Formerly incarcerated Bed-Stuy man dedicates life to criminal justice reform
After being in prison, one Brooklyn man not only turned his life around, but will now play a major role helping those just like him.
Zaki Smith was chosen from a prestigious pool of more than 700 activist as one of the policy entrepreneurs for Next 100.
Next 100’s goal is to find solutions to the big challenges in the country, from gay rights to the immigration crisis.
Smith will focus on criminal justice reform, knowing first-hand about the issue after he says he lost his job working in a school because of a past criminal record.
“I can’t apply for any job just because, because of my criminal record history. I can be denied specifically for that going for an apartment just because of my criminal history. I can be denied an apartment. I’m like, ‘wait a minute, I don't remember being sentenced to this in court,’” says Smith.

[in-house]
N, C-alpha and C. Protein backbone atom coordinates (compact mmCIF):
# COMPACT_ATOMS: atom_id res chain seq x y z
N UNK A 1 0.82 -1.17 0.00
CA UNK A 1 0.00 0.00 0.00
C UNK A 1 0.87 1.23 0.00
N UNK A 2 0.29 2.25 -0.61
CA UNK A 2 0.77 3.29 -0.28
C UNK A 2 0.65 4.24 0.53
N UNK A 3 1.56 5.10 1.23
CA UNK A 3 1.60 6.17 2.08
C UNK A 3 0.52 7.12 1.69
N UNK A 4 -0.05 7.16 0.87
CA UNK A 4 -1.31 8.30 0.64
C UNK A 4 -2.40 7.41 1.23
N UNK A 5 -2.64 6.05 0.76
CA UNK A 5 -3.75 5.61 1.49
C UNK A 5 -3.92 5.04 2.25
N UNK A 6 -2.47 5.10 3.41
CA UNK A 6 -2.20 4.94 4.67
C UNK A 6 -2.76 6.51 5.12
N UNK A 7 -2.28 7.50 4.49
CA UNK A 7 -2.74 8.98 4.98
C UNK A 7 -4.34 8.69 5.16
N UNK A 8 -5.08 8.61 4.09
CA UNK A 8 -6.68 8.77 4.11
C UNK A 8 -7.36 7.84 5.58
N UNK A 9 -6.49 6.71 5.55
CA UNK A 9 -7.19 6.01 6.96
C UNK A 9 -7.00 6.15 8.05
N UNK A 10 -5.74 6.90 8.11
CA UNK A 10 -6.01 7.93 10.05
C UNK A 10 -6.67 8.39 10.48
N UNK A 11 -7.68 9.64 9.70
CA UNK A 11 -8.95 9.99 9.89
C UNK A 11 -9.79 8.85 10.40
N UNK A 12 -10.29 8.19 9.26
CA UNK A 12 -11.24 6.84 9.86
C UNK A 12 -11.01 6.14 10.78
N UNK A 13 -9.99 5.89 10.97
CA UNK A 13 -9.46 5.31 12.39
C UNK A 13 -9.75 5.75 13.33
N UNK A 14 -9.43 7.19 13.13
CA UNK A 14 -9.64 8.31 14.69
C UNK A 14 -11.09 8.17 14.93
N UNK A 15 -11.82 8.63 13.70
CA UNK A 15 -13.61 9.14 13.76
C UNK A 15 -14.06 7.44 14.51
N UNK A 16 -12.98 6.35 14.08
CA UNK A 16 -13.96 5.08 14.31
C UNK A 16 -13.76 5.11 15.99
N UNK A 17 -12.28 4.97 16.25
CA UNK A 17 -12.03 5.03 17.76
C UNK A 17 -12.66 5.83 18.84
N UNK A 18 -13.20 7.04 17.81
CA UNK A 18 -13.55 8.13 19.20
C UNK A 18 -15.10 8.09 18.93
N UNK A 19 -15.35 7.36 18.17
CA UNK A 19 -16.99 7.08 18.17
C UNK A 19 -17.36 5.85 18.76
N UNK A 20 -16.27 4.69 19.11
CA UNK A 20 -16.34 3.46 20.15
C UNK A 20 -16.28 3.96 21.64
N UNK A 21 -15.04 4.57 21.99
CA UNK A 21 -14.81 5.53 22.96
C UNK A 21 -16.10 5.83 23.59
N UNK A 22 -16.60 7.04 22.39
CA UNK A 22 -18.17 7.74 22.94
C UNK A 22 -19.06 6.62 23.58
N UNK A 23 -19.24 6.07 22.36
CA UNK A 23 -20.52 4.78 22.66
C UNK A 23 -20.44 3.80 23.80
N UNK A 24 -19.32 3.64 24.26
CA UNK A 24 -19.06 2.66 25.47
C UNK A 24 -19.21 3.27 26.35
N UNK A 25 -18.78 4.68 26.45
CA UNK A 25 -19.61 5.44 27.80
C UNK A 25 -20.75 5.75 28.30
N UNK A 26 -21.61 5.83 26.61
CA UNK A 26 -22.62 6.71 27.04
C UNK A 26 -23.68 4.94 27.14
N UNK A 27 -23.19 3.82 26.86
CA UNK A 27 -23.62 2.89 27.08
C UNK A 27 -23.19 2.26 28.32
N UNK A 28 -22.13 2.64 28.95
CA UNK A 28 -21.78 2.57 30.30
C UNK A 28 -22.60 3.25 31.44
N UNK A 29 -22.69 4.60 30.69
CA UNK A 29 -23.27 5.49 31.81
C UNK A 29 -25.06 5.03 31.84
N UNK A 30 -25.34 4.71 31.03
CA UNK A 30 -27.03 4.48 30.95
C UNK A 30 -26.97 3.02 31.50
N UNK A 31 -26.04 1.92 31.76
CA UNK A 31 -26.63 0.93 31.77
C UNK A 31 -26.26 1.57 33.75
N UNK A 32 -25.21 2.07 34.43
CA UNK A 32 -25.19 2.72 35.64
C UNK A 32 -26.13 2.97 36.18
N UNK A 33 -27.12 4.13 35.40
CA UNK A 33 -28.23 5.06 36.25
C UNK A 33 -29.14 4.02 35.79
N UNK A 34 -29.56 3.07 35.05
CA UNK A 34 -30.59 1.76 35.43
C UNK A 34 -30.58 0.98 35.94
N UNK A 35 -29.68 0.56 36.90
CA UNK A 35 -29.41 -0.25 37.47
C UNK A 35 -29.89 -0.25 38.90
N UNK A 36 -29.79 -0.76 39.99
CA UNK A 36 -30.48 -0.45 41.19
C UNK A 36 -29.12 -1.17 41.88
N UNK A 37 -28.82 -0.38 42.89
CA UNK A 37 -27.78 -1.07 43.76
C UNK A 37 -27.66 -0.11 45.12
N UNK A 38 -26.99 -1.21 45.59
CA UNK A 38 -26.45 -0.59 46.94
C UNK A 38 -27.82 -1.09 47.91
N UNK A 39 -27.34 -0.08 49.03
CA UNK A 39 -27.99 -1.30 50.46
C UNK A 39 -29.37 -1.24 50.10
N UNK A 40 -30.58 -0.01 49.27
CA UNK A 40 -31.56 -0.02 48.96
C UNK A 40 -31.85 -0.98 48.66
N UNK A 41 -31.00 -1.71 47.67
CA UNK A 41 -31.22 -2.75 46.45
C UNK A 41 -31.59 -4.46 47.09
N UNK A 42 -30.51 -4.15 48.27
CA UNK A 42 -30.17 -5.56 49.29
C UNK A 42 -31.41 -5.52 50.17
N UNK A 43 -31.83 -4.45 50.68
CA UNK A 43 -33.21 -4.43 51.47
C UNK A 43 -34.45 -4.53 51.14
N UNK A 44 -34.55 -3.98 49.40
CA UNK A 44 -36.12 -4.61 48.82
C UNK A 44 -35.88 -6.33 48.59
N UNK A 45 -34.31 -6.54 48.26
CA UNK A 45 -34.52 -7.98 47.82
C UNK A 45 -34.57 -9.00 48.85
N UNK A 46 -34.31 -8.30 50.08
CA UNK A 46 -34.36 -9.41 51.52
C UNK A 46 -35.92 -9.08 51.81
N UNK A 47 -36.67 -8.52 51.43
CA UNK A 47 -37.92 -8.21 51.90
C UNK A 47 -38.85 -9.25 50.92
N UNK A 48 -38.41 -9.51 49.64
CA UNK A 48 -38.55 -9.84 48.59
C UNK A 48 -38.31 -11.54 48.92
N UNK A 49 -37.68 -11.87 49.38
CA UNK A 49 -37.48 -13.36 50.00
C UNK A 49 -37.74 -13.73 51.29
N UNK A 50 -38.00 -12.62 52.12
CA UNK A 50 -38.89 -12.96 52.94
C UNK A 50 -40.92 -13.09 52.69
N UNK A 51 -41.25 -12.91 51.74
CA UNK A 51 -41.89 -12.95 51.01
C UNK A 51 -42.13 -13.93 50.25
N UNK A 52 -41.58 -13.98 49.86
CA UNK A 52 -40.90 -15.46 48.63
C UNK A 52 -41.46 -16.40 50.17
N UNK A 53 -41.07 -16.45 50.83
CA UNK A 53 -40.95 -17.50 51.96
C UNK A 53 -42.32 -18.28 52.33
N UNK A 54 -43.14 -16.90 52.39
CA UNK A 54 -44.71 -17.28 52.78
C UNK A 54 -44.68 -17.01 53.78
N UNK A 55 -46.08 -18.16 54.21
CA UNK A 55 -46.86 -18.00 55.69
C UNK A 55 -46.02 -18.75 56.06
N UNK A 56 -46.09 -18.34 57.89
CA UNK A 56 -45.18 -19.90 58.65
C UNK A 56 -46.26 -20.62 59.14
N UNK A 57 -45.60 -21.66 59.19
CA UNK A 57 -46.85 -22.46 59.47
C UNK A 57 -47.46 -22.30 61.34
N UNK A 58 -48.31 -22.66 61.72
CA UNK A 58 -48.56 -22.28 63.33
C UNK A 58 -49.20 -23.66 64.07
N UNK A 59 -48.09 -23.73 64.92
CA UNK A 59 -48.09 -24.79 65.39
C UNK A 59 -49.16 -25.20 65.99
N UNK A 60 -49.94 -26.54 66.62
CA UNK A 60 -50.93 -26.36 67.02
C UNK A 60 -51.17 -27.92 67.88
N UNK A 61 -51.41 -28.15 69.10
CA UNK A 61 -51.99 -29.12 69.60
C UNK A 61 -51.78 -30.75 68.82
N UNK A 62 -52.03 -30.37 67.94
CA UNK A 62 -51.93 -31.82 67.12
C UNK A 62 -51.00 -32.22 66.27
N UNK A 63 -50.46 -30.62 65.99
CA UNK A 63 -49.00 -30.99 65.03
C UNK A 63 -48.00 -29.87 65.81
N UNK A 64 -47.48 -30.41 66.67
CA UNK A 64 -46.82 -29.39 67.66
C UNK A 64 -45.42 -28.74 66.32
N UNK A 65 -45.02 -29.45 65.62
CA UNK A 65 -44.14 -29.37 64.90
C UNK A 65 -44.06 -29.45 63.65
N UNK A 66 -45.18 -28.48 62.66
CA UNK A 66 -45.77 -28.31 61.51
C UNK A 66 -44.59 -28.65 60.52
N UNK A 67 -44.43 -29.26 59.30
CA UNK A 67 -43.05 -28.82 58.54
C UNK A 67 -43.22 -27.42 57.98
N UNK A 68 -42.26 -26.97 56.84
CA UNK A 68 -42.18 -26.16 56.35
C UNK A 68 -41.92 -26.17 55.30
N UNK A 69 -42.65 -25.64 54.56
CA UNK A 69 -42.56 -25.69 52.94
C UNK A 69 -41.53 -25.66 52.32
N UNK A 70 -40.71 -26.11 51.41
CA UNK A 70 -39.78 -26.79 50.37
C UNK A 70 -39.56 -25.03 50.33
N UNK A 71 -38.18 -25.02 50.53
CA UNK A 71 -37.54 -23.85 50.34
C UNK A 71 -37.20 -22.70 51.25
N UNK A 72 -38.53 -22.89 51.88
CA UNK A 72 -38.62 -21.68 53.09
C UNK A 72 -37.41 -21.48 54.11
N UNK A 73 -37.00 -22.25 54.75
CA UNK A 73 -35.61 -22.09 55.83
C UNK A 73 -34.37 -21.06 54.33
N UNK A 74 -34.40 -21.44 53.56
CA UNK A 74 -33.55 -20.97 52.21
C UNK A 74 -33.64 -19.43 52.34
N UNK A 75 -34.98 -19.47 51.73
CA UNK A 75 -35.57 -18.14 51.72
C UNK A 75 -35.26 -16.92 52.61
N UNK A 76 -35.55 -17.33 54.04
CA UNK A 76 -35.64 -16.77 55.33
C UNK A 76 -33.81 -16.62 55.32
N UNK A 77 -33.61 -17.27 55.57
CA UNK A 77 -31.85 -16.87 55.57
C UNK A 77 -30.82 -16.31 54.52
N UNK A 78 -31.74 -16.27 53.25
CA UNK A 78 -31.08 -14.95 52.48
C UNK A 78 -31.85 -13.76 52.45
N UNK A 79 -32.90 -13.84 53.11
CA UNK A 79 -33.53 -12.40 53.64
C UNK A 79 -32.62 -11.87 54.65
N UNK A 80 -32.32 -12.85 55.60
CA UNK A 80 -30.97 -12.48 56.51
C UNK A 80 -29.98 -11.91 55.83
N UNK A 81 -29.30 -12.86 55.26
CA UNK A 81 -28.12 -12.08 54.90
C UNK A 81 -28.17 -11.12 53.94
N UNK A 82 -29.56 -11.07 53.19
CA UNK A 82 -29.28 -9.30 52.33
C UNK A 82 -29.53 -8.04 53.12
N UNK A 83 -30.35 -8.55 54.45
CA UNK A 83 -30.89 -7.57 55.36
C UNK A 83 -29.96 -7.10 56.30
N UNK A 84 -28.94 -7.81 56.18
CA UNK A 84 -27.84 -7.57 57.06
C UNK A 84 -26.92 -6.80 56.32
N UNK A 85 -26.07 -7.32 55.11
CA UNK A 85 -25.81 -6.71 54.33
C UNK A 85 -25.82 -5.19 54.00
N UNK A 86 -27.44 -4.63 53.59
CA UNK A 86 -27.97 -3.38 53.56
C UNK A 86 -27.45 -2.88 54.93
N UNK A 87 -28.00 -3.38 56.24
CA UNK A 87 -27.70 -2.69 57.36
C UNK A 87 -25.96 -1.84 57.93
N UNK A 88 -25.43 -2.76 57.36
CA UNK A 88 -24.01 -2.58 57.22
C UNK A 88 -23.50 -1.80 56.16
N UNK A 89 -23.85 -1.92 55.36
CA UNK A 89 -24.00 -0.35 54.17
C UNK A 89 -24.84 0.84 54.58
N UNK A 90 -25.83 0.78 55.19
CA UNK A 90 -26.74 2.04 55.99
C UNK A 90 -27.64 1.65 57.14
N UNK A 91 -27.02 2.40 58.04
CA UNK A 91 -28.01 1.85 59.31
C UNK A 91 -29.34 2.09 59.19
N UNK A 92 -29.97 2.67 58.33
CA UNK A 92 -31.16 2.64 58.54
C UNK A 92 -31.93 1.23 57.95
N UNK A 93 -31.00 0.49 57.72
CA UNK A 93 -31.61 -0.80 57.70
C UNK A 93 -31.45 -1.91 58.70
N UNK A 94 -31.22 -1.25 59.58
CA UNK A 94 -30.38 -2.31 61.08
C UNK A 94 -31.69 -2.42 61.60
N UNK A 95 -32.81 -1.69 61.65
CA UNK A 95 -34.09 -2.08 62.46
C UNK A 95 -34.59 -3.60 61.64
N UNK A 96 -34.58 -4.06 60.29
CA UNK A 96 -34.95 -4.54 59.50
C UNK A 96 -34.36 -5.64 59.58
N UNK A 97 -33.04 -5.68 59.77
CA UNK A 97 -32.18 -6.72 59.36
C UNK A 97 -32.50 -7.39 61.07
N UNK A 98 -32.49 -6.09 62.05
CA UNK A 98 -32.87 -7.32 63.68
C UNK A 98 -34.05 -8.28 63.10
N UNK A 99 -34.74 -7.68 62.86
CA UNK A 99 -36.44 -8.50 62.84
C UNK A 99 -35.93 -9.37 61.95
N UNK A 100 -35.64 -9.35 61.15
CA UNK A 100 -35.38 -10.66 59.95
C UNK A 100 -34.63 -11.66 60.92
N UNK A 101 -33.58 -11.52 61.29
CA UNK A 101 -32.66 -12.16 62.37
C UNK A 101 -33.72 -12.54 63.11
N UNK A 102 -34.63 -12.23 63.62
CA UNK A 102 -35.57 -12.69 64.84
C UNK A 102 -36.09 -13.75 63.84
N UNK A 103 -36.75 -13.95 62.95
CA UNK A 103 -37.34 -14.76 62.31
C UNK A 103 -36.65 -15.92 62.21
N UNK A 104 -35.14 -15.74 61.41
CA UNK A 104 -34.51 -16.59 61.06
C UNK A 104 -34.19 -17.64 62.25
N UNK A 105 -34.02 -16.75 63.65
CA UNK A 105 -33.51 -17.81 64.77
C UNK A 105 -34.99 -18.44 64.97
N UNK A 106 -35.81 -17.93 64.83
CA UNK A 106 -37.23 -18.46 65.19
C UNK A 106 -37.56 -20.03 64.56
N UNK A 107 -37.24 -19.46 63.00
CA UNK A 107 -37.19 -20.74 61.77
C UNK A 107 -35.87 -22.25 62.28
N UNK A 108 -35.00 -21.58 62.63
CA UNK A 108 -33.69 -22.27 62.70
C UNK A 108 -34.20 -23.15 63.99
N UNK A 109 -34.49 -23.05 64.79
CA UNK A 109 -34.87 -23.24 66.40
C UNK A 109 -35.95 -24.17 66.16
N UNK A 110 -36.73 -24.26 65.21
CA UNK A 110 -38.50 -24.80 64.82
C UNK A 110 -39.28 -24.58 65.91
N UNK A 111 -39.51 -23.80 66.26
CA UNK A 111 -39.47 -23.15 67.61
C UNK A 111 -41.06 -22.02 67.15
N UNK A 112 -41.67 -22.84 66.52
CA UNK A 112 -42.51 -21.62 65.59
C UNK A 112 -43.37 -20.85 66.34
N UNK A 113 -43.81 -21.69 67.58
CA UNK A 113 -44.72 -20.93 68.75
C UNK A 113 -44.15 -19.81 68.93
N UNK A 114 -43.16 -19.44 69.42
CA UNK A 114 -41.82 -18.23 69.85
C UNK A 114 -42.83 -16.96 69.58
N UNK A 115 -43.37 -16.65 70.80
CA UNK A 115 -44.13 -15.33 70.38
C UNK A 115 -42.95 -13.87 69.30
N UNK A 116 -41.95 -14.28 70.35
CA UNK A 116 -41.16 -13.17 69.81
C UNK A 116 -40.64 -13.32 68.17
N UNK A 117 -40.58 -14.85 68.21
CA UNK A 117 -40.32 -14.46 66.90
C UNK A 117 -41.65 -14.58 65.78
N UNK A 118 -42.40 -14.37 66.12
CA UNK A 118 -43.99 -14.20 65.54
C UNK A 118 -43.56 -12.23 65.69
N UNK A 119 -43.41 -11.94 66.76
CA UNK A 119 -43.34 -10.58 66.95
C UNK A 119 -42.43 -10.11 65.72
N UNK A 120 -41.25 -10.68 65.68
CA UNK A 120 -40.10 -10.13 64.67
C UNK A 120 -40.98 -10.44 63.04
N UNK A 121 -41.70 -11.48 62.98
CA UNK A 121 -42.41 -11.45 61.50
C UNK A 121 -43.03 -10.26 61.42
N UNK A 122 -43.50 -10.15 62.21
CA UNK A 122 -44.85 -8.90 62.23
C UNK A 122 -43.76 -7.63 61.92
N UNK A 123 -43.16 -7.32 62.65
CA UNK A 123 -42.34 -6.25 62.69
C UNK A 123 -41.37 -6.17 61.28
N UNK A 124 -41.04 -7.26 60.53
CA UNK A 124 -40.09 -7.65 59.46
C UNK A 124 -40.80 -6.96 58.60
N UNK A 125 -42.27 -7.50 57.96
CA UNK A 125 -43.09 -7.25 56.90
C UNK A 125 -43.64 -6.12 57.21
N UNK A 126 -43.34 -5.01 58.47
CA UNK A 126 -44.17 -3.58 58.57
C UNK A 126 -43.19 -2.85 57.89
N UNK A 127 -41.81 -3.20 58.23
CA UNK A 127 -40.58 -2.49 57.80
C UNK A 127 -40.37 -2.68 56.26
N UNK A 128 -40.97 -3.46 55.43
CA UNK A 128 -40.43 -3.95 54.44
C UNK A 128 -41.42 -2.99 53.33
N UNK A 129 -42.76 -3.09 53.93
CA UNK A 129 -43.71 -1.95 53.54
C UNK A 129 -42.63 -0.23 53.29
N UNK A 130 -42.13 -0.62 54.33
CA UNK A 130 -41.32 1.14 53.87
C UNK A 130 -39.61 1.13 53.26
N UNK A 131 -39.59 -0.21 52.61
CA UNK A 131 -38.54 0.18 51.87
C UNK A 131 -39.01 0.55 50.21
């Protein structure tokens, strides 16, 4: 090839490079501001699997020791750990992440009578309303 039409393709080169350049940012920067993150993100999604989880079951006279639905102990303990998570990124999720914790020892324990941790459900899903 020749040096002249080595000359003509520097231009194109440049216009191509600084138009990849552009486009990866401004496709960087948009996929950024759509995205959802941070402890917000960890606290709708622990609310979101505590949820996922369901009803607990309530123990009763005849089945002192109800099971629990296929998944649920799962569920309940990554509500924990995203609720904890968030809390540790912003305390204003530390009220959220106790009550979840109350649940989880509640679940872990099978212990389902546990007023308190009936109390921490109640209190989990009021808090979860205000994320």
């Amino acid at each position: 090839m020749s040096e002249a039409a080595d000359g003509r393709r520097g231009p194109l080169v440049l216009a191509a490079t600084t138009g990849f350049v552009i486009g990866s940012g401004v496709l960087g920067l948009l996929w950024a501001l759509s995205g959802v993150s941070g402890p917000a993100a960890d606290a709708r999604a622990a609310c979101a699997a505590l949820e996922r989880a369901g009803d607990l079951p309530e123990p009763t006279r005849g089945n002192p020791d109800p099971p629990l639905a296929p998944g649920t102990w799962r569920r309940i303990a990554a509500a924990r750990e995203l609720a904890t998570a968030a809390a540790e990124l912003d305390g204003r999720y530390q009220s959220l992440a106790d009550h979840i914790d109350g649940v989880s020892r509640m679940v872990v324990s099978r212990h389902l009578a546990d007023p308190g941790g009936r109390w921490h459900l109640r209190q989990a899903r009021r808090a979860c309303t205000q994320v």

Smith says his crimes varied from robbery to drug possession.
He spent 16 years in and out of prison, but now has been working with young people for more than a decade.
He is a co-founder of Feast for Fair Chance, which brings awareness to the policies that impact formerly incarcerated people after their times are served.
He says his past and his work with Feast for Fair Chance helped his application stand out as a policy entrepreneur for Next 100.
Smith says one of his action items for Next 100 is to bring attention to the number of barriers that a person has to go through when it comes to applying for job.
“In my estimation and also the estimation of Next 100 is that the best people to be able to shape and mold policy, is the people who are mostly and directly impacted,” says Smith.
Smith says he hopes his polices will make it to the desk of lawmakers, so he can truly have an impact on criminal justice reform.